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Reblogged:Control Rituals vs. Actual Control

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There's a good article in the Atlantic that examines what it aptly calls hygiene theater, alluding to many of the the airport check-in rituals we are still performing nearly two decades after the atrocities of September 11, 2001.

The following passages include some of both the debunking and the cost analysis such useless (but visible!) practices as "deep cleaning" in settings where the risk of transmission via contaminated surfaces is quite small:

stop_spreading.jpg
Indeed. (Image by United Nations COVID-19 Response, via Unsplash, license.)
A good case study of how the coronavirus spreads, and does not spread, is the famous March outbreak in a mixed-use skyscraper in Seoul, South Korea. On one side of the 11th floor of the building, about half the members of a chatty call center got sick. But less than 1 percent of the remainder of the building contracted COVID-19, even though more than 1,000 workers and residents shared elevators and were surely touching the same buttons within minutes of one another. "The call-center case is a great example," says Donald Schaffner, a food-microbiology professor who studies disease contamination at Rutgers University. "You had clear airborne transmission with many, many opportunities for mass fomite transmission in the same place. But we just didn't see it." Schaffner told me, "In the entire peer-reviewed COVID-19 literature, I've found maybe one truly plausible report, in Singapore, of fomite transmission. And even there, it is not a slam-dunk case." [link omitted]
And, a bit later:
New York City's decision to spend lavishly on power scrubbing its subways shows how absurd hygiene theater can be, in practice. As the city's transit authority considers reduced service and layoffs to offset declines in ticket revenue, it is on pace to spend more than $100 million this year on new cleaning practices and disinfectants. Money that could be spent on distributing masks, or on PSA campaigns about distancing, or actual subway service, is being poured into antiseptic experiments that might be entirely unnecessary. Worst of all, these cleaning sessions shut down trains for hours in the early morning, hurting countless late-night workers and early-morning commuters.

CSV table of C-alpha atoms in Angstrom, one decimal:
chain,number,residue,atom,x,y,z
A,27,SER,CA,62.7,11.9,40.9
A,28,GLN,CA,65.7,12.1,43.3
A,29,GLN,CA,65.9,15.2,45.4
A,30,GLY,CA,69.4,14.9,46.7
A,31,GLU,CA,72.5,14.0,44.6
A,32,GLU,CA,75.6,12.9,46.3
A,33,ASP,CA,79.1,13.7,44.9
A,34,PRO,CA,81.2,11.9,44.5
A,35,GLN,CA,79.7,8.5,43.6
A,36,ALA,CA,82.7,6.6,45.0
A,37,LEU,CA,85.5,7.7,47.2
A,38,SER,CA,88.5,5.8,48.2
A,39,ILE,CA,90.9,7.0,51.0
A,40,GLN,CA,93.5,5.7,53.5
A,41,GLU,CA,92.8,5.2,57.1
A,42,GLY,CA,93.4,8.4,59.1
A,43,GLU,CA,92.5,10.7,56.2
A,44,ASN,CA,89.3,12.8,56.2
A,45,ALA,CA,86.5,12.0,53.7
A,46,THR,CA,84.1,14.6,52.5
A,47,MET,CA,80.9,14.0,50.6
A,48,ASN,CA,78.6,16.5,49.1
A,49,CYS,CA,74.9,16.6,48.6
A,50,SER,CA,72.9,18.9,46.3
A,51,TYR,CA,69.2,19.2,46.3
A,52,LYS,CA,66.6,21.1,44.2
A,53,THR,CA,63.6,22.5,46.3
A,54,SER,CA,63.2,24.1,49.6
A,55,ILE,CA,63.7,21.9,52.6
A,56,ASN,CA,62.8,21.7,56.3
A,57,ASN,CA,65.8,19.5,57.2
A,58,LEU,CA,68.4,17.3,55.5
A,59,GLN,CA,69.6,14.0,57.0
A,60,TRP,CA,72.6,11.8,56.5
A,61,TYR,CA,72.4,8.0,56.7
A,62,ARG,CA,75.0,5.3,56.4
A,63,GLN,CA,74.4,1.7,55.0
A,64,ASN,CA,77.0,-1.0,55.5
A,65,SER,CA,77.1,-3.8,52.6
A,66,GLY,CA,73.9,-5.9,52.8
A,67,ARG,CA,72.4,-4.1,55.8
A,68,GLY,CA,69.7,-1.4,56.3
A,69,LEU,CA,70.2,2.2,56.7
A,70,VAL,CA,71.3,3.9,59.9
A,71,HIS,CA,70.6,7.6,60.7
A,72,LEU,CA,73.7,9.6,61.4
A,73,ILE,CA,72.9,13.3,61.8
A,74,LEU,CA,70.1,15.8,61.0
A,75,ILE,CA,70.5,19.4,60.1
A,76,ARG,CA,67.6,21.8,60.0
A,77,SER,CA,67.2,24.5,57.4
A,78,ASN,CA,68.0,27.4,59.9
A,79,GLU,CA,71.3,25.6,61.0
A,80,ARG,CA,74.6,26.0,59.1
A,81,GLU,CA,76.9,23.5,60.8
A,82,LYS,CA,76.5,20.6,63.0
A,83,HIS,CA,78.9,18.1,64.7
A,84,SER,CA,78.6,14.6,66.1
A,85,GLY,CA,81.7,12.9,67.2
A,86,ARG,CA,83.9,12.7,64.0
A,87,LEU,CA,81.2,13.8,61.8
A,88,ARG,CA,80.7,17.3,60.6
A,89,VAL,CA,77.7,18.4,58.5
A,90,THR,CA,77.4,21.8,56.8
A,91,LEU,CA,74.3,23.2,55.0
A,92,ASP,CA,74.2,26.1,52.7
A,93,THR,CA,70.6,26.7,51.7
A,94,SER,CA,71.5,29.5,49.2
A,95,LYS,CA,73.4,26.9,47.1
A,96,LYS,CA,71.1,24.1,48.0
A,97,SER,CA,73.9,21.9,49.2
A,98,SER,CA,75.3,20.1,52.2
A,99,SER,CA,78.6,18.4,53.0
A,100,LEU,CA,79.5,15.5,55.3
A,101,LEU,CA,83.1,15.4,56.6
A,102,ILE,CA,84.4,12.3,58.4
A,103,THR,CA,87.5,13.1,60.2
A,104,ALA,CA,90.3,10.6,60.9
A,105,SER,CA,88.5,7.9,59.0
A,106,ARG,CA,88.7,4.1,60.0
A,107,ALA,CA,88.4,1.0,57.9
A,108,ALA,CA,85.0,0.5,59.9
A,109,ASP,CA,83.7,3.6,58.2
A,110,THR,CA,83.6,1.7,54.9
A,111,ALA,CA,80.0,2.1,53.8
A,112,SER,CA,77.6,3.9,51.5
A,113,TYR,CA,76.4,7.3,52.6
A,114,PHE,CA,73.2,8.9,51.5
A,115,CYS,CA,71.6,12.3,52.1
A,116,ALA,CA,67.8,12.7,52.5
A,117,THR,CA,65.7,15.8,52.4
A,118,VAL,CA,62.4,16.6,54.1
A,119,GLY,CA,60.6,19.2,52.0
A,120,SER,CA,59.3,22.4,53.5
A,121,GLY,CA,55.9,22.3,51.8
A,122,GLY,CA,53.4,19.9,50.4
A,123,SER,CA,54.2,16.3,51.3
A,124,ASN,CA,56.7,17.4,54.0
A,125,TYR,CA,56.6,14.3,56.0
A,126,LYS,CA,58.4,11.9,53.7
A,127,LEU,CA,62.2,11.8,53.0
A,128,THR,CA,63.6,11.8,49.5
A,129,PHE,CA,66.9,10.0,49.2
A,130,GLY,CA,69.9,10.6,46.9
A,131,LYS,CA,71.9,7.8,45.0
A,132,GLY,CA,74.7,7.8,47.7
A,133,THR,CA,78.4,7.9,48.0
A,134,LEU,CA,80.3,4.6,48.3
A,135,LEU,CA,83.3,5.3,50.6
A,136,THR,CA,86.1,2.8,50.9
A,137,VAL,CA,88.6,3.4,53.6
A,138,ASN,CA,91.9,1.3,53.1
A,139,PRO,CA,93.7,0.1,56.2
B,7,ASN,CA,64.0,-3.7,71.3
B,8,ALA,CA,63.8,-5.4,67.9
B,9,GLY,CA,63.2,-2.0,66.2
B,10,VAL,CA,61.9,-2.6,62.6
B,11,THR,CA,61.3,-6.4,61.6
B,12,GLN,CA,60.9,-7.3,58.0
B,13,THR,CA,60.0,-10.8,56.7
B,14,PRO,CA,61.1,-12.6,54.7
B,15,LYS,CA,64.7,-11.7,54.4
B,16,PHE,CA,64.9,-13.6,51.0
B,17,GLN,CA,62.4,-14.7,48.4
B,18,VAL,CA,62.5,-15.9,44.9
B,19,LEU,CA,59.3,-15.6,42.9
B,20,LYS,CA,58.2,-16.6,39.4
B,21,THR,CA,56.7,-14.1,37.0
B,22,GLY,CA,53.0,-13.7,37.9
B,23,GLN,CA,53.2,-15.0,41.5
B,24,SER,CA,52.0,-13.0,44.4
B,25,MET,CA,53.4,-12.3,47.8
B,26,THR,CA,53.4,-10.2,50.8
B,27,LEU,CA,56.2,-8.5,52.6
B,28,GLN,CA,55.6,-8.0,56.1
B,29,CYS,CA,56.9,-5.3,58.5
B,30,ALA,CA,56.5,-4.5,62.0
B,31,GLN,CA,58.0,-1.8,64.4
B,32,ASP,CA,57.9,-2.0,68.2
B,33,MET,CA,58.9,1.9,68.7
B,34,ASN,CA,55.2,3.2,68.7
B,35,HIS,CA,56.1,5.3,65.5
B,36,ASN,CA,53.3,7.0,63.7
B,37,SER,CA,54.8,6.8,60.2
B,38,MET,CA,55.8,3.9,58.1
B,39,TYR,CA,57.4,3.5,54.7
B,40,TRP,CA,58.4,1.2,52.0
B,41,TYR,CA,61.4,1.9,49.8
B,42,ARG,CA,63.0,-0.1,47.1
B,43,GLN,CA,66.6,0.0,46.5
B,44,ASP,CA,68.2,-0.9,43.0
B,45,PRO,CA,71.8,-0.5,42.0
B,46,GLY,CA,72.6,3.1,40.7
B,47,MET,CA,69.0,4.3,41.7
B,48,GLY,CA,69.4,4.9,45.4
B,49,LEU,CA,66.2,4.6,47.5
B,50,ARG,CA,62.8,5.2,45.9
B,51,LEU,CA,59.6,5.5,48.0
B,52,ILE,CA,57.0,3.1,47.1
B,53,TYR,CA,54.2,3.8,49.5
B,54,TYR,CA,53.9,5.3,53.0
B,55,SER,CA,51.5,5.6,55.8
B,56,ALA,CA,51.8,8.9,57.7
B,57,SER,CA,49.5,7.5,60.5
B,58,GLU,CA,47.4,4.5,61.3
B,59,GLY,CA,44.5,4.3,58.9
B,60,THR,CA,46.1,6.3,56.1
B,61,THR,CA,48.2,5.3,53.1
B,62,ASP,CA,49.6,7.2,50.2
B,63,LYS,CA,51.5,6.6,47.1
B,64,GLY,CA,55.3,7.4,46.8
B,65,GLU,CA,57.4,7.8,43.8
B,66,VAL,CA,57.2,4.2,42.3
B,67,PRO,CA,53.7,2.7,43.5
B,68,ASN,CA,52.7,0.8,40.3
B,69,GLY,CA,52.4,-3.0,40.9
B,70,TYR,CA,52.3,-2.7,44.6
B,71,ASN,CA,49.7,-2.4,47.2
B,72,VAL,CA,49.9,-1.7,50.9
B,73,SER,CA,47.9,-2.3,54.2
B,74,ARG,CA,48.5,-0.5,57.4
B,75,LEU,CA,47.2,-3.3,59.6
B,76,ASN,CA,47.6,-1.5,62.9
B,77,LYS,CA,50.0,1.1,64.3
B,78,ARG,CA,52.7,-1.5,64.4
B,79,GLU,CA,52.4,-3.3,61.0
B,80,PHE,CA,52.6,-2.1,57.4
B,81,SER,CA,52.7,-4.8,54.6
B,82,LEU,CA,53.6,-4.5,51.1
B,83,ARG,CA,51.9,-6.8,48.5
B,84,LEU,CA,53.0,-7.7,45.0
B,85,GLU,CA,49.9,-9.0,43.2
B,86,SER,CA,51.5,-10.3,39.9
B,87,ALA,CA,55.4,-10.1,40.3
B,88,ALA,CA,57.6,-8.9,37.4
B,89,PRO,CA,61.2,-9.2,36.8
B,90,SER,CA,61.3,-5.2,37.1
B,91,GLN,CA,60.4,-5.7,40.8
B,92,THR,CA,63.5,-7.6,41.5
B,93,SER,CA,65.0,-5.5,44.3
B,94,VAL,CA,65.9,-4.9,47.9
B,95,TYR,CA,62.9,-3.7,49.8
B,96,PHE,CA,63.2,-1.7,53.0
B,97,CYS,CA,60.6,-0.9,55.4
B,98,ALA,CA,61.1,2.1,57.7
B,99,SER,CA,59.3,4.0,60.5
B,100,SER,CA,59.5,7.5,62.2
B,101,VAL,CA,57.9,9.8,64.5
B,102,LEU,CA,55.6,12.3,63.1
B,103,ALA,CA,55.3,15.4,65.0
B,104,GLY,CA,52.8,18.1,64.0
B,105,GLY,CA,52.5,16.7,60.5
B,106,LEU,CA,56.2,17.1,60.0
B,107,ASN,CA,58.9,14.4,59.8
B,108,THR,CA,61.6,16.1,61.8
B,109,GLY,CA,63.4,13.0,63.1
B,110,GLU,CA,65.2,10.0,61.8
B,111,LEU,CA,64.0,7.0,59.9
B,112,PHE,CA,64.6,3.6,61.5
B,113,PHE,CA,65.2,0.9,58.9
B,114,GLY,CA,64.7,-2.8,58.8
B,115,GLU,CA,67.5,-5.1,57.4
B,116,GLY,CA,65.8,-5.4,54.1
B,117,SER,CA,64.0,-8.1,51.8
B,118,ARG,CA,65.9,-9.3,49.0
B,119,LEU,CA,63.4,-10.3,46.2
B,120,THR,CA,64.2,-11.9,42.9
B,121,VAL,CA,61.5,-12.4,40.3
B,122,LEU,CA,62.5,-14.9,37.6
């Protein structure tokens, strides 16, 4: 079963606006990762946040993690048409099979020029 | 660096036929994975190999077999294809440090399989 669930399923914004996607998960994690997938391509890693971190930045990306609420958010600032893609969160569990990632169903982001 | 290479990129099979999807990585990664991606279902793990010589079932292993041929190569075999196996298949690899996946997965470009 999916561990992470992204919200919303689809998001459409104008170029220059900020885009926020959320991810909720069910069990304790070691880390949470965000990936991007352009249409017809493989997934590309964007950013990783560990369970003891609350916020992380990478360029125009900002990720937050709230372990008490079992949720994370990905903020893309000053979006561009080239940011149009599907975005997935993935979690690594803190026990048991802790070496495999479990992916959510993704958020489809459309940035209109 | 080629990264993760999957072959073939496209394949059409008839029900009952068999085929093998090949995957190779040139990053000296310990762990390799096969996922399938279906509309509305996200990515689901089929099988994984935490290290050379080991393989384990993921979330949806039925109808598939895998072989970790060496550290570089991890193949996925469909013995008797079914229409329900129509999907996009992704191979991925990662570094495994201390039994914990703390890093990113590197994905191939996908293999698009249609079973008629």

As long as people wear masks and don't lick one another, New York's subway-germ panic seems irrational. In Japan, ridership has returned to normal, and outbreaks traced to its famously crowded public transit system have been so scarce that the Japanese virologist Hitoshi Oshitani concluded, in an email to The Atlantic, that "transmission on the train is not common." Like airline travelers forced to wait forever in line so that septuagenarians can get a patdown for underwear bombs, New Yorkers are being inconvenienced in the interest of eliminating a vanishingly small risk.
I am glad to see this analogy enter the conversation, along with a willingness to discuss evidence from other countries.

More of this, and soon! And let's expand the conversation to include other forms of pandemic theater, most emphatically and urgently the needless and rights-violating mass, indefinite home detentions, usually called "lockdowns."

-- CAV

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